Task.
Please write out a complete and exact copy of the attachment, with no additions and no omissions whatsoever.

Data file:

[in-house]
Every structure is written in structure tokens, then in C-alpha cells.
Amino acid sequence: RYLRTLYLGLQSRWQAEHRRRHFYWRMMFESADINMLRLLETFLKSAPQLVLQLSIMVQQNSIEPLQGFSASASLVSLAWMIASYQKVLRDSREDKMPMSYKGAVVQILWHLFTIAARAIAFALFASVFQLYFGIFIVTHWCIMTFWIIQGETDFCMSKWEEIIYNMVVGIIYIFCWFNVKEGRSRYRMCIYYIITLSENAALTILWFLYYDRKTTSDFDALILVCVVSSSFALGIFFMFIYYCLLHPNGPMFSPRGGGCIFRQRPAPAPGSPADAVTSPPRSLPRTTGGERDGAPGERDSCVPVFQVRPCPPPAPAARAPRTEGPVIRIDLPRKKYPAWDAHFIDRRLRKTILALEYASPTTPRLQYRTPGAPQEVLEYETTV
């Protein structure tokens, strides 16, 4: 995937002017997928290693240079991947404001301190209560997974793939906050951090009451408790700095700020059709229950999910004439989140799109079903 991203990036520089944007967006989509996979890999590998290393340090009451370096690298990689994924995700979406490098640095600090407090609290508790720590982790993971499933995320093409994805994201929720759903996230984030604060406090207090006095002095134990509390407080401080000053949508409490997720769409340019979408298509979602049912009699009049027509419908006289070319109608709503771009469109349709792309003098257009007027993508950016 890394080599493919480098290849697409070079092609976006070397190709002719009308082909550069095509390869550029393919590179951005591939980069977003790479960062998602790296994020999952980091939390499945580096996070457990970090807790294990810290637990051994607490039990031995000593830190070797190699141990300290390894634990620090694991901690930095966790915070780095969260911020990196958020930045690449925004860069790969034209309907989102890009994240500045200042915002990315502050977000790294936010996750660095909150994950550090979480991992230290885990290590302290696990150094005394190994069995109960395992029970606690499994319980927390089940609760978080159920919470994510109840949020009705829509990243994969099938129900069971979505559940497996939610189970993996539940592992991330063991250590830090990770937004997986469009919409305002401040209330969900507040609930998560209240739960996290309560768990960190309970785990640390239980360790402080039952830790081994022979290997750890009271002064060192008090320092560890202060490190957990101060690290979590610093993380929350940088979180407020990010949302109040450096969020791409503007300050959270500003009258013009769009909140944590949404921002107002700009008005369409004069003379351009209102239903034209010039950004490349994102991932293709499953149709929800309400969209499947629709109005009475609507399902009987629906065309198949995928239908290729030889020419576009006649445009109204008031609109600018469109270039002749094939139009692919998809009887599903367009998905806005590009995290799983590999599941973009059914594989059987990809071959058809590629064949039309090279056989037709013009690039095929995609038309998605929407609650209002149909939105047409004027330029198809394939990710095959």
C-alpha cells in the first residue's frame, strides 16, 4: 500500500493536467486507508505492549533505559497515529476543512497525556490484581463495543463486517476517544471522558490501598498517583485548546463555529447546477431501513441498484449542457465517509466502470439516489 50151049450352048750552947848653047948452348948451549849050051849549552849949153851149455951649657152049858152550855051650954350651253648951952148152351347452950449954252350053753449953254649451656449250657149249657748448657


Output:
[in-house]
Every structure is written in structure tokens, then in C-alpha cells.
Amino acid sequence: RYLRTLYLGLQSRWQAEHRRRHFYWRMMFESADINMLRLLETFLKSAPQLVLQLSIMVQQNSIEPLQGFSASASLVSLAWMIASYQKVLRDSREDKMPMSYKGAVVQILWHLFTIAARAIAFALFASVFQLYFGIFIVTHWCIMTFWIIQGETDFCMSKWEEIIYNMVVGIIYIFCWFNVKEGRSRYRMCIYYIITLSENAALTILWFLYYDRKTTSDFDALILVCVVSSSFALGIFFMFIYYCLLHPNGPMFSPRGGGCIFRQRPAPAPGSPADAVTSPPRSLPRTTGGERDGAPGERDSCVPVFQVRPCPPPAPAARAPRTEGPVIRIDLPRKKYPAWDAHFIDRRLRKTILALEYASPTTPRLQYRTPGAPQEVLEYETTV
């Protein structure tokens, strides 16, 4: 995937002017997928290693240079991947404001301190209560997974793939906050951090009451408790700095700020059709229950999910004439989140799109079903 991203990036520089944007967006989509996979890999590998290393340090009451370096690298990689994924995700979406490098640095600090407090609290508790720590982790993971499933995320093409994805994201929720759903996230984030604060406090207090006095002095134990509390407080401080000053949508409490997720769409340019979408298509979602049912009699009049027509419908006289070319109608709503771009469109349709792309003098257009007027993508950016 890394080599493919480098290849697409070079092609976006070397190709002719009308082909550069095509390869550029393919590179951005591939980069977003790479960062998602790296994020999952980091939390499945580096996070457990970090807790294990810290637990051994607490039990031995000593830190070797190699141990300290390894634990620090694991901690930095966790915070780095969260911020990196958020930045690449925004860069790969034209309907989102890009994240500045200042915002990315502050977000790294936010996750660095909150994950550090979480991992230290885990290590302290696990150094005394190994069995109960395992029970606690499994319980927390089940609760978080159920919470994510109840949020009705829509990243994969099938129900069971979505559940497996939610189970993996539940592992991330063991250590830090990770937004997986469009919409305002401040209330969900507040609930998560209240739960996290309560768990960190309970785990640390239980360790402080039952830790081994022979290997750890009271002064060192008090320092560890202060490190957990101060690290979590610093993380929350940088979180407020990010949302109040450096969020791409503007300050959270500003009258013009769009909140944590949404921002107002700009008005369409004069003379351009209102239903034209010039950004490349994102991932293709499953149709929800309400969209499947629709109005009475609507399902009987629906065309198949995928239908290729030889020419576009006649445009109204008031609109600018469109270039002749094939139009692919998809009887599903367009998905806005590009995290799983590999599941973009059914594989059987990809071959058809590629064949039309090279056989037709013009690039095929995609038309998605929407609650209002149909939105047409004027330029198809394939990710095959």
C-alpha cells in the first residue's frame, strides 16, 4: 500500500493536467486507508505492549533505559497515529476543512497525556490484581463495543463486517476517544471522558490501598498517583485548546463555529447546477431501513441498484449542457465517509466502470439516489 50151049450352048750552947848653047948452348948451549849050051849549552849949153851149455951649657152049858152550855051650954350651253648951952148152351347452950449954252350053753449953254649451656449250657149249657748448657